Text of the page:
Michael Andersen, Green Lane Project staff writer
A protected bike lane on Alki Avenue, Seattle.
Amid the discussion beneath yesterday’s post about the new federal design manual about protected bike lanes, an interesting exchange popped up.
First, a biking advocate named Cherokee Schill, who is skeptical of protected bike lanes, asked this:
What about those who can’t ride a bicycle. How do these special interest projects funded with tax payer dollars benefit the disabled and elderly?
Shouldn’t we be fighting for public roads which create safe mobility options for everyone?
Schill’s questions prompted this comment from a woman named Linda Phare Harding:
My son is disabled (epilepsy) and rides his bike every day to work, to the store, to entertainment. Plenty of disabled people will feel safe enough using these bike lanes instead of sitting at home. Taxpayer money has been spent to enable the disabled to lead a more ‘normal’ and fulfilling life, these bike lanes are for everyone. Frankly, I’m tired of worrying everyday that he will not make it back home in one piece, so, guess I’ll be benefiting from the lanes too, even though I’ve not been on a bike for years.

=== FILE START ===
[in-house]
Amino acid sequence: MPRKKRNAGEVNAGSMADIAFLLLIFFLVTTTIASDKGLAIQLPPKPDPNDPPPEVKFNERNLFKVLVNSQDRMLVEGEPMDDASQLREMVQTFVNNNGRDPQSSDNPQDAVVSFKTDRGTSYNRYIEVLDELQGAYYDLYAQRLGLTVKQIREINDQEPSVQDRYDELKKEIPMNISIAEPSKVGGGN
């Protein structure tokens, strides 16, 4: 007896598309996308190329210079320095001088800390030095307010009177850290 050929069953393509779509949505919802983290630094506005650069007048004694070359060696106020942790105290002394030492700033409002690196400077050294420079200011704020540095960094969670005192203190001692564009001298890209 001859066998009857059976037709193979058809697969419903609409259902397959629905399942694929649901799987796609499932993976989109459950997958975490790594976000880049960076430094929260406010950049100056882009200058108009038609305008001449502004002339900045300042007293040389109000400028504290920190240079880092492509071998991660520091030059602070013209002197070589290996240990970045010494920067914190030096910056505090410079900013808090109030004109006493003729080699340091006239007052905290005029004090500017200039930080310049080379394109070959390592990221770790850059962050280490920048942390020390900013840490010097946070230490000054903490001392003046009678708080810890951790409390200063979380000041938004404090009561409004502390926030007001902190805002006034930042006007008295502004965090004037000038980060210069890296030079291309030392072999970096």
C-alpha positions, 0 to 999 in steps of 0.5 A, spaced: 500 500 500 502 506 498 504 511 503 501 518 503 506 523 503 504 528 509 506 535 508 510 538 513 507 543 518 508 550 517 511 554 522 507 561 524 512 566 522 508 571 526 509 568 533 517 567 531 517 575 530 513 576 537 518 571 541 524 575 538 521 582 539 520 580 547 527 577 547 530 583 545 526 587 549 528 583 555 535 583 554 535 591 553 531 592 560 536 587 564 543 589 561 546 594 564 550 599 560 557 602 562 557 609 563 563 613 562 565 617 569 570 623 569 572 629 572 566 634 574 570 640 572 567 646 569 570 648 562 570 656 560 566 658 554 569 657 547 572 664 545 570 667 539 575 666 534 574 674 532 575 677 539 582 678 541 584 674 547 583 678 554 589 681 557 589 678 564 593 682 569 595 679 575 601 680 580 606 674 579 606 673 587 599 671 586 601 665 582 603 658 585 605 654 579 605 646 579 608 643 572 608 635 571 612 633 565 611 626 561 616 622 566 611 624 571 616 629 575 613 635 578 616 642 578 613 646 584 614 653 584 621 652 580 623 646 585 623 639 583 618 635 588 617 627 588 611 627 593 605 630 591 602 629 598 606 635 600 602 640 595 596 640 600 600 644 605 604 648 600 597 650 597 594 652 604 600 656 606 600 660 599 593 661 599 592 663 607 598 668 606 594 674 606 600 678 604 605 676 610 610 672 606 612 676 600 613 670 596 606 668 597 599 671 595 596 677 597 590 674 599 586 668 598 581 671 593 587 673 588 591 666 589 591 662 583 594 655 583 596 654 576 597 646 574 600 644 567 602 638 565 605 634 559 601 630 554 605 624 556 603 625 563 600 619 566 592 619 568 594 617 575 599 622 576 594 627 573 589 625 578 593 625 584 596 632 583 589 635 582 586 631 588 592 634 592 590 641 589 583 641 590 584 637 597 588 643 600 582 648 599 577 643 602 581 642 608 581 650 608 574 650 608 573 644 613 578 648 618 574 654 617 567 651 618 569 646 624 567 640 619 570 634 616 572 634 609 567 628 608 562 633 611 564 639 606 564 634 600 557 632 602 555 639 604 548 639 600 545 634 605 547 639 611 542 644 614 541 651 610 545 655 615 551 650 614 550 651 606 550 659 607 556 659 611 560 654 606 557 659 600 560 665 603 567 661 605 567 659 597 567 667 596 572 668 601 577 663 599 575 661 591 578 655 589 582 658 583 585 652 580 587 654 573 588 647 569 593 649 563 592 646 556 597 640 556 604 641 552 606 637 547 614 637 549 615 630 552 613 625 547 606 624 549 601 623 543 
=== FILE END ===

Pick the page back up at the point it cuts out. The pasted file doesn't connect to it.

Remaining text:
The Green Lane Project helps U.S. cities build better bike lanes to create low-stress streets. You can follow us on LinkedIn, Twitter or Facebook or sign up for our weekly news digest about protected bike lanes. Story tip? Write [email protected]